1. Call the Contractor
Call the contractor and explain the problem and what you would like to resolve it. Keep a record of your conversations - who you spoke with and when, and the action promised.
2. Write a Complaint Letter to the Contractor
If contacting the contractor by telephone is unproductive, you should then write a letter. An effective complaint letter should be clear and concise, and include all the facts. Include copies - not originals - of documents regarding your complaint, such as sales receipts, repair orders, warranties, cancelled checks, contracts, and any correspondence with the contractor.
You may want to send a 30 Day Demand Letter . If your problem involves an unfair or deceptive practice, which is a violation of the Massachusetts Consumer Protection Act, the law requires you to send the merchant a demand letter 30 days before filing a claim in court. The merchant must make a good faith response within 30 days, or it could subject him/her to triple damages and attorney's fees. For instructions on writing a 30 Day Demand Letter, including a sample letter, see our 30 Day Demand Letter Page .
You may want to send any complaint letter by regular first class mail and by certified mail, return receipt requested. The extra money this costs pays for your proof that the company got your letter and who signed for it. Sending letters in both ways ensures that letter is received even if the recipient refuses or does not pick up the certified letter.
Keep a copy of all correspondence and enclosures for your own records so that you will have proof of all contact with the merchant.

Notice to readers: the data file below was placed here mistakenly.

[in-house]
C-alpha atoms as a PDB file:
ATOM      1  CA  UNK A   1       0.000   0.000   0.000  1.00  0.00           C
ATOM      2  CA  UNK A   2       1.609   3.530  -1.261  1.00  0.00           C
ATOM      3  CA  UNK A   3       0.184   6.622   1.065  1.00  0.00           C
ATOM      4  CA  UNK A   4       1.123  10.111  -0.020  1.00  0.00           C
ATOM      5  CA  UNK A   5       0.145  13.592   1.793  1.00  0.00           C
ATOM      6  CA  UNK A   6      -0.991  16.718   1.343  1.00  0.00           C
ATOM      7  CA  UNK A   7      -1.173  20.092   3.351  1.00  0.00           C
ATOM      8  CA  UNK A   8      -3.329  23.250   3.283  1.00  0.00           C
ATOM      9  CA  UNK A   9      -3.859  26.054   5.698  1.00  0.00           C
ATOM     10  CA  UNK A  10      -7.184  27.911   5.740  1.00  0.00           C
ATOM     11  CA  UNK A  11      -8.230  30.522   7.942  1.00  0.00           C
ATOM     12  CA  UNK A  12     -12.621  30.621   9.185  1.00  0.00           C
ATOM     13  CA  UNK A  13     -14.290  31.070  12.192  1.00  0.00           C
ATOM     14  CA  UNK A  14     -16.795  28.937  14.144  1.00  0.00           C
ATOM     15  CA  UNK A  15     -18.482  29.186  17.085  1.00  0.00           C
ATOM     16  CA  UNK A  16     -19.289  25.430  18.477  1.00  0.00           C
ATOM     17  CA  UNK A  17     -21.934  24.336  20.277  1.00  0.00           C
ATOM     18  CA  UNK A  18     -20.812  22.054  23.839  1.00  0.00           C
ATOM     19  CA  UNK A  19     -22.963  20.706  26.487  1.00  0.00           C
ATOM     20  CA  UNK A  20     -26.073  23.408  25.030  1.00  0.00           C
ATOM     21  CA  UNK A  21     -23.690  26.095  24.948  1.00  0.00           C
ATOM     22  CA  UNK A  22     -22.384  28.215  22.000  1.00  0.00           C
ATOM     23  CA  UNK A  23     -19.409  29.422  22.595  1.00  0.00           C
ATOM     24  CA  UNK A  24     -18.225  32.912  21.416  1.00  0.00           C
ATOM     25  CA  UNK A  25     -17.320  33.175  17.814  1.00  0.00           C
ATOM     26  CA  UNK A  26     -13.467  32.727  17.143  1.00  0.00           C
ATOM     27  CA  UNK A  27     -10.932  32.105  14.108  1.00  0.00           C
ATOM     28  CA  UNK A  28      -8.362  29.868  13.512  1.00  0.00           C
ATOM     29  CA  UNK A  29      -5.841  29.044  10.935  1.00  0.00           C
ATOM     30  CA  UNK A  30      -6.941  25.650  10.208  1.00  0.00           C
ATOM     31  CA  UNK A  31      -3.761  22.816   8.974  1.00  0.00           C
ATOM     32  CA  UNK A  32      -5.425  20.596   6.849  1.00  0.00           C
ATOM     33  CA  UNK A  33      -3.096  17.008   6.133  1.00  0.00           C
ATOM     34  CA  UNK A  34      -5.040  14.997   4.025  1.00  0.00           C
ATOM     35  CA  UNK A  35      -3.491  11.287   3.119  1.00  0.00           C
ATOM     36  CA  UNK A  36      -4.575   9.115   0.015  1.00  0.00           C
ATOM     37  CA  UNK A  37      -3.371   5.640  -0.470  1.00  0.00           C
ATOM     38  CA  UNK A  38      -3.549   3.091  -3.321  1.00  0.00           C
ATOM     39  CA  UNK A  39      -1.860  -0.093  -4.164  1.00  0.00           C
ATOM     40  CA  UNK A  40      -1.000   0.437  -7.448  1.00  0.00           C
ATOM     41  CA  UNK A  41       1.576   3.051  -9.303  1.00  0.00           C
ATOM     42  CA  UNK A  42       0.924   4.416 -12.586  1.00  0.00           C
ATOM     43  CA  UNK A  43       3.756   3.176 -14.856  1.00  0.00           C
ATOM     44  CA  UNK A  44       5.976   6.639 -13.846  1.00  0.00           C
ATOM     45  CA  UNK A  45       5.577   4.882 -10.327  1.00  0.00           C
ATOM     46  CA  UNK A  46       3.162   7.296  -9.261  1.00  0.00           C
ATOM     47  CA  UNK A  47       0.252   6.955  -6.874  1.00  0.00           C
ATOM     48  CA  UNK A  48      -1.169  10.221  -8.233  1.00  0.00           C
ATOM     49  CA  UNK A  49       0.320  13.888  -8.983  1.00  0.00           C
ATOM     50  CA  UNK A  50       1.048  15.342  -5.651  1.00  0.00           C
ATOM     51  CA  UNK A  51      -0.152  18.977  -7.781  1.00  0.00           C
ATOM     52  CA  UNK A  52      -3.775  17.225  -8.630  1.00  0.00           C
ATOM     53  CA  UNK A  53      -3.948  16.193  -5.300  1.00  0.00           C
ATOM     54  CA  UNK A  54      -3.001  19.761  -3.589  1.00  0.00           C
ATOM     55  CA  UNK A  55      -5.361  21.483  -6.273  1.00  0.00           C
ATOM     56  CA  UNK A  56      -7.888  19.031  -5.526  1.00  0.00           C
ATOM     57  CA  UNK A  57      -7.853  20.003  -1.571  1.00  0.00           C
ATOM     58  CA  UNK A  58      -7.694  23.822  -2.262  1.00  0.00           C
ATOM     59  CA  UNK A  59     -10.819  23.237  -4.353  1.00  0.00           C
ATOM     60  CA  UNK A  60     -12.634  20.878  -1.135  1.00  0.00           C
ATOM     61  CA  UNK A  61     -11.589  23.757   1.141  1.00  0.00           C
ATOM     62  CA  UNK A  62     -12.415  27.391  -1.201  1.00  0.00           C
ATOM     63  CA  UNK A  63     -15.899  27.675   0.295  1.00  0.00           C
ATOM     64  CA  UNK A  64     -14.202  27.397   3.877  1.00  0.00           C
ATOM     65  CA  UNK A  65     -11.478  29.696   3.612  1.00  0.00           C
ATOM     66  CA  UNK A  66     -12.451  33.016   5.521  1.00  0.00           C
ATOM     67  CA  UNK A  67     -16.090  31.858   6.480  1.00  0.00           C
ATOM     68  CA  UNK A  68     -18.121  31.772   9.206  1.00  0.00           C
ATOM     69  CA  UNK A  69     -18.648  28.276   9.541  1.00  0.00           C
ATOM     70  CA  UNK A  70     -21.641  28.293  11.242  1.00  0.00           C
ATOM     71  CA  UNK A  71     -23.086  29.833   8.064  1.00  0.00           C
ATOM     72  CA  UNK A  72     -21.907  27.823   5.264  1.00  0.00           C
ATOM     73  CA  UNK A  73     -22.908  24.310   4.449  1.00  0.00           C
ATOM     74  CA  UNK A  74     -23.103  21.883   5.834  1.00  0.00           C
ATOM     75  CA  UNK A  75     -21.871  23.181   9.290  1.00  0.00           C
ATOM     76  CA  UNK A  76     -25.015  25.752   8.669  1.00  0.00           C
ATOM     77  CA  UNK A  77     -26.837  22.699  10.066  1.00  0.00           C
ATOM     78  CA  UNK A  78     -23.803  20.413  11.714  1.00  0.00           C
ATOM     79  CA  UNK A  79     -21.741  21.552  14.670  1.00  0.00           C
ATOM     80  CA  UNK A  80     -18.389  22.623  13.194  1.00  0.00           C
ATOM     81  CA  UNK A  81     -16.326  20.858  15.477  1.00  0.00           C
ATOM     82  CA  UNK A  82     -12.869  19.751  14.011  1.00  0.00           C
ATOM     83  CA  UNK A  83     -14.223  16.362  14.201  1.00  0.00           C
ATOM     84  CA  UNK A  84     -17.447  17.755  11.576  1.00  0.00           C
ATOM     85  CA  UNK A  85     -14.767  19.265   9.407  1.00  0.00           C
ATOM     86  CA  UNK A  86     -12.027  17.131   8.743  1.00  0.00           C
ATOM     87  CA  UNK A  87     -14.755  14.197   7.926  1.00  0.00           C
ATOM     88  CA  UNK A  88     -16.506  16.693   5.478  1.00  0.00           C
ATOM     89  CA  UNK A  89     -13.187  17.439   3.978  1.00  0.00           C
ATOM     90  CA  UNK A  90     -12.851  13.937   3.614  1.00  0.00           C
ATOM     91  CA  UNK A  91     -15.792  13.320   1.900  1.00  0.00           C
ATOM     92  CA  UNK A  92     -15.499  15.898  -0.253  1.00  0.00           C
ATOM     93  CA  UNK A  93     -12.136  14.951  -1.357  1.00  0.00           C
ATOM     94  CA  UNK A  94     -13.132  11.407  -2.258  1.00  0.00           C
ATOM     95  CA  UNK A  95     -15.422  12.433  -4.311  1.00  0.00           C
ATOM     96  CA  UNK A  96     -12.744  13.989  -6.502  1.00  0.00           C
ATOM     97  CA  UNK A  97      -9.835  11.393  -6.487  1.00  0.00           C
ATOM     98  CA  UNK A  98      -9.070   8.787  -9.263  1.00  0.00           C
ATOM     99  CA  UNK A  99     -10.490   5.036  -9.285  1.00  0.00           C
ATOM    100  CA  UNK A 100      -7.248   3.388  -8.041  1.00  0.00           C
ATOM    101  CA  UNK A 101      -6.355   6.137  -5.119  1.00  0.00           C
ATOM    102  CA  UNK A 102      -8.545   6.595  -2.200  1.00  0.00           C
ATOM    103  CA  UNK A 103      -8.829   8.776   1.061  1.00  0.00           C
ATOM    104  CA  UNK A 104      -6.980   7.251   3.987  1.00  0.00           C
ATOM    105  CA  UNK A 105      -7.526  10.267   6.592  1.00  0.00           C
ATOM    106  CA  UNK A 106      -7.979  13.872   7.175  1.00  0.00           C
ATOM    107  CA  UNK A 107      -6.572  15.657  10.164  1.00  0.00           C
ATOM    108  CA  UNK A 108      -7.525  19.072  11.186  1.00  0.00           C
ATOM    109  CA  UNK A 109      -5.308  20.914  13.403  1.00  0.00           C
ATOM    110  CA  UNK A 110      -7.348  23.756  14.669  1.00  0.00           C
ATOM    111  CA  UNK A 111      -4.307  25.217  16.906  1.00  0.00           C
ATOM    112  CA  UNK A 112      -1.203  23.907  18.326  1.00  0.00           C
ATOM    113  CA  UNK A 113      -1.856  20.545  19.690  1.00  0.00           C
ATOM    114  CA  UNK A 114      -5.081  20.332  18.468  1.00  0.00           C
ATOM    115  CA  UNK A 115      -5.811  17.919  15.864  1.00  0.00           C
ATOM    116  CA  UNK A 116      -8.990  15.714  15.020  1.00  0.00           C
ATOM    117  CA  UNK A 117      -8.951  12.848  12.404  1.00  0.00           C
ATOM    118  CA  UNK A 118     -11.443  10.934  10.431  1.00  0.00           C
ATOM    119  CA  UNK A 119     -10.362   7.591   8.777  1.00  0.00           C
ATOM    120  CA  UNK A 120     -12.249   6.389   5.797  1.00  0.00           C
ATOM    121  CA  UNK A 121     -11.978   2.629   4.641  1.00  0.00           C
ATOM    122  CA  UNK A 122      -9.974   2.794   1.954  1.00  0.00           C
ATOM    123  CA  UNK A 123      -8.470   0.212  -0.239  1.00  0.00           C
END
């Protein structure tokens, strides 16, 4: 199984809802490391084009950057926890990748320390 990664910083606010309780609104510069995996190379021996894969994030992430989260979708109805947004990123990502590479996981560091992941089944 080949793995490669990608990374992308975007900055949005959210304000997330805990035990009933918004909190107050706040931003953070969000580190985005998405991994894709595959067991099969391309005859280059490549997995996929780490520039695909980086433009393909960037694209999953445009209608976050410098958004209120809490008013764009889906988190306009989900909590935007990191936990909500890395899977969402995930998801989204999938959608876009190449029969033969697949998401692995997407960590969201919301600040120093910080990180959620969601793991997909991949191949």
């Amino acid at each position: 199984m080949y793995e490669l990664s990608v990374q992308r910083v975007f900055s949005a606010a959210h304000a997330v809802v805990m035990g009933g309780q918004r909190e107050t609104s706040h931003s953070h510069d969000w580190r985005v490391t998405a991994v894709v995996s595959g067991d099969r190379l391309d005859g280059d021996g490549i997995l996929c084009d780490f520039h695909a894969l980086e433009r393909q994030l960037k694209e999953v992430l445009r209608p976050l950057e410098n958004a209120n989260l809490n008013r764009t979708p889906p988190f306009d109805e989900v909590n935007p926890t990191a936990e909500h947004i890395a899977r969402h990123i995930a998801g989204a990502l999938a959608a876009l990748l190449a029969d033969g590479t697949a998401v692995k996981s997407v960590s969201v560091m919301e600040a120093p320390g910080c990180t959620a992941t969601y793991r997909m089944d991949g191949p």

3. Get a Third Party Involved
- File a complaint with the Board of Building Regulation and Standards. This Board regulates contractors and construction supervisors.
- Mediation: This allows both parties to reach a mutually agreeable resolution with the help of a facilitator. Mediation is voluntary, requiring both parties' consent. You may apply for mediation through your local consumer group , which is affiliated with the Attorney General's Office.
- Arbitration: You may be eligible for state-approved arbitration under the Home Improvement Arbitration Program. To qualify you must be able to prove that:
- there was a written contract for the job
- the contractor was registered at the time of the contract
- the work was done on a 1-4 family, owner-occupied, primary residence in Massachusetts.
If you obtained your own building permit, you may be eligible for arbitration (if other qualifications are satisfied), but you may not be eligible for payment from Guaranty Fund. If the contractor failed to include the permit notice in the contract and you meet other qualifications, you may have access to the Guaranty Fund.
A professional, neutral arbitrator hears the case with both parties present and makes a legally binding decision. Either party may appeal the decision in court within 21 days.
A contractor with a dispute against a homeowner may initiate an arbitration action only if both parties agree to it in the contract. However, a contractor may have a counterclaim settled by an arbitrator if the homeowner has initiated the arbitration action.
For more information on arbitration, including a link to our arbitration application, click here .
- Court Action: You may also pursue your claim through the court system. For claims under $2,000, small claims court is the least costly alternative. Consumer Affairs published a Consumer's Guide to Small Claims Court , available upon request. Larger claims may be more suitable to District or Superior Court. You should seek legal advice for all claims.